Flow cytometry plays an important role in the characterization of chimeric antigen receptor (CAR) T cells and other cell types used in cell therapies, and biologics manufacturing can be monitored with flow cytometry.

Ms. Ellis-Ovadia Flow cytometry has always played an important role in the drug discovery process, and new products emerging with high-parameter, high-throughput designs will ensure it will play a larger role over time. For example, at the Congress of the International Society for Advancement of Cytometry (CYTO), Bio-Rad previewed the ZE5 Cell Analyzer, which is still in beta testing but can analyze up to 27 parameters simultaneously and process 96- or 384-well plates in less than seven minutes, making it ideal for the drug discovery process.

Dr. L’Huillier The past decade has seen a shift in drug discovery away from small molecules and toward biologics. This change has also necessitated the need for detecting changes in the immune system to ensure drug safety and efficacy, both in preclinical and clinical studies.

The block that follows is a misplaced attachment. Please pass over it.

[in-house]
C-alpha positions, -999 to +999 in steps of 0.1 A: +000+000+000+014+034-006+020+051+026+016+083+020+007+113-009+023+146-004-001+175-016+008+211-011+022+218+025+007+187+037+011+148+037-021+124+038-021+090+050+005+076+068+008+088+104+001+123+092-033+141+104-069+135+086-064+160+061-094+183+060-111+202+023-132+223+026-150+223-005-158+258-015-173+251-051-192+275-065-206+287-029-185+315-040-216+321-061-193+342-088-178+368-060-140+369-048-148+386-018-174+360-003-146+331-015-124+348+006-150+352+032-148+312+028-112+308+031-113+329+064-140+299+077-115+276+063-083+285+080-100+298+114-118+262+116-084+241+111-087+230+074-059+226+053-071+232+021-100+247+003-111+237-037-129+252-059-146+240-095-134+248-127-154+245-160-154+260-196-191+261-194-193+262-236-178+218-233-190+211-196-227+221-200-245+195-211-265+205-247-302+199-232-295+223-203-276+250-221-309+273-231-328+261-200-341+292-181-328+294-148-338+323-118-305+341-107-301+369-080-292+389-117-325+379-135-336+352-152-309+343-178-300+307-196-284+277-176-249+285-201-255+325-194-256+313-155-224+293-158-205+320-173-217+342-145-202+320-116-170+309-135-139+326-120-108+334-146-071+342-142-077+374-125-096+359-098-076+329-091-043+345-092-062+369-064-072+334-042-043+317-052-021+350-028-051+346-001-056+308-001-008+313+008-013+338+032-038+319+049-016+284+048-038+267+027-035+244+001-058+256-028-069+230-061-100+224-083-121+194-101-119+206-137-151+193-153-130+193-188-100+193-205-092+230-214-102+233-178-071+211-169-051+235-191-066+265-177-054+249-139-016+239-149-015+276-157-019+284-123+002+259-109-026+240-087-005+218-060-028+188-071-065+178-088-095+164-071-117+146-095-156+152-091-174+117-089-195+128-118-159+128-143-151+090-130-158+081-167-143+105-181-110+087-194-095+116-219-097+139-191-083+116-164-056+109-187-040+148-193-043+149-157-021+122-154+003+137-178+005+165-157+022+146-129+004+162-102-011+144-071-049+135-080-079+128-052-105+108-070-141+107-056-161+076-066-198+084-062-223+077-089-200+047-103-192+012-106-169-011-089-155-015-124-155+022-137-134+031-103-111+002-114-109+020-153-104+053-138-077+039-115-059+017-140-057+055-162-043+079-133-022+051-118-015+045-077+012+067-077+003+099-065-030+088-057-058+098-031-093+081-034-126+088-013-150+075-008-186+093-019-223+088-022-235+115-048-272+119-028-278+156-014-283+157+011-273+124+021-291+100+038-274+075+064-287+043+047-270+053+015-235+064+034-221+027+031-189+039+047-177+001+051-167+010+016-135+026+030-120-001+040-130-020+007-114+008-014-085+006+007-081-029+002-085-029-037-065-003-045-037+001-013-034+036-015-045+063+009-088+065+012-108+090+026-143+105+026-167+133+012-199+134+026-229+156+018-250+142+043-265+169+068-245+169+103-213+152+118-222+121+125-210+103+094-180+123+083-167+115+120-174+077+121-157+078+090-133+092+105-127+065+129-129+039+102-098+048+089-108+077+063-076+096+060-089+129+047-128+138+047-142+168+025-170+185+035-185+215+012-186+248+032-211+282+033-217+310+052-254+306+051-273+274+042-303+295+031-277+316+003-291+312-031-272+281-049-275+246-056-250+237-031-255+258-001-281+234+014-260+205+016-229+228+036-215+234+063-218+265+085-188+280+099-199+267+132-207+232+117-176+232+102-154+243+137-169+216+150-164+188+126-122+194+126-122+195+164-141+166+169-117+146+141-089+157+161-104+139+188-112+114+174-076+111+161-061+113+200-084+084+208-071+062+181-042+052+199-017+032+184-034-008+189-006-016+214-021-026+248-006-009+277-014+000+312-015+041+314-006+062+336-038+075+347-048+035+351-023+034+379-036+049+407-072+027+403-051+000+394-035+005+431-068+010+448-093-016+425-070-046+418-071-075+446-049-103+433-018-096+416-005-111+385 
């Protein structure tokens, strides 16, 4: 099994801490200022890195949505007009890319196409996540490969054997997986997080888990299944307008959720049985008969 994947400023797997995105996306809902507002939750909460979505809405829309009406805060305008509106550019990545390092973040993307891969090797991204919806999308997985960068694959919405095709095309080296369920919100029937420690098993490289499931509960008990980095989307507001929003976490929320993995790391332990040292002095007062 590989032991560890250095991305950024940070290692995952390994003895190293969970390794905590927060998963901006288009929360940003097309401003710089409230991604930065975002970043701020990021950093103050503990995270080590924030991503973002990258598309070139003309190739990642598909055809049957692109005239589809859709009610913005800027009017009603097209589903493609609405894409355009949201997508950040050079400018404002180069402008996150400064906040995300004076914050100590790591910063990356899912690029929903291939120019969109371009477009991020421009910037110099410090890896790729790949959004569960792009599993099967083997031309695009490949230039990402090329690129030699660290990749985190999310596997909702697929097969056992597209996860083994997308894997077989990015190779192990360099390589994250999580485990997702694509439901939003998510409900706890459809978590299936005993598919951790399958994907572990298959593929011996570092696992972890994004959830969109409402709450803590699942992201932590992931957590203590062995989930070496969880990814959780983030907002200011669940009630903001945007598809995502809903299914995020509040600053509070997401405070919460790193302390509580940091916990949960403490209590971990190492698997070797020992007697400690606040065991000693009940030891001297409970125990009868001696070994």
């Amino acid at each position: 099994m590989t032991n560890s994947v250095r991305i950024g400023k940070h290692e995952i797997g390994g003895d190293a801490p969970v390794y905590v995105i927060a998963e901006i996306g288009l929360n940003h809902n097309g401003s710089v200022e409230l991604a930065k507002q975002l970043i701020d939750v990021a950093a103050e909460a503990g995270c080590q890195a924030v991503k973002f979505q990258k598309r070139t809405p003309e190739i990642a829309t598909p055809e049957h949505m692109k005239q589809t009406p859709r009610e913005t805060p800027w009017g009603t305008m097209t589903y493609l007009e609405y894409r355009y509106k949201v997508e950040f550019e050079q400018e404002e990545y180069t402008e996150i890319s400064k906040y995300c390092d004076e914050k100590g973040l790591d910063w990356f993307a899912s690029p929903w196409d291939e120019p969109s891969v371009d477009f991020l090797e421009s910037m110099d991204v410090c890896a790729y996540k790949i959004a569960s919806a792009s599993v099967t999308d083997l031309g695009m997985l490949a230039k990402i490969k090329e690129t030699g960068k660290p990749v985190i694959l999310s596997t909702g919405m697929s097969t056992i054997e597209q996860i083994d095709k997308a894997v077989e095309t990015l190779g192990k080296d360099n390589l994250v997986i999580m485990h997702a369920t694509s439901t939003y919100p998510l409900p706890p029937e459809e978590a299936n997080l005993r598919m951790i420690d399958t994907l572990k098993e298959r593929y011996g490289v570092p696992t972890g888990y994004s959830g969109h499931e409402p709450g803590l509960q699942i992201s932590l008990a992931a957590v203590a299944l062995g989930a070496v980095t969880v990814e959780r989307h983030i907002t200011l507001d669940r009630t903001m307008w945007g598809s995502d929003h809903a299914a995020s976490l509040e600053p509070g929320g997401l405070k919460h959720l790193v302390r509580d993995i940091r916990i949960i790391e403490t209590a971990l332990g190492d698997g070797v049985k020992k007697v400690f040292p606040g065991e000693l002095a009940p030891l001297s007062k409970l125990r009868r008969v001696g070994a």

Antibodies and recombinant proteins need to be assessed for immunogenicity, immunosuppression, and potential induction of deadly cytokine storms. As biologics are then scaled up, flow cytometry and fluorescent protein aggregation dyes, such as Enzo’s ProteoStat® dyes, become key tools for process development to ensure a robust, highly productive cell line for drug production.

Mr. Zock We continue to see uptake of high-throughput flow in drug discovery for antibody discovery, immuno-oncology targets, and adoptive cell therapy where speed, miniaturization, content, usability, and insight make the difference. Scientists are using our iQue® Screener platform to perform multiparameter, cell-mediated cytotoxicity assays that assess the cancer-killing potential of engineered CAR T cell preparations or purified tumor infiltrating lymphocytes.

It is possible to combine measurements of cytotoxicity and apoptosis with immuno-phenotyping and cytokine profiling with capture beads in the same assay. When such combinations are used, a very comprehensive picture of both target and effector cell health can be acquired in a short timeframe.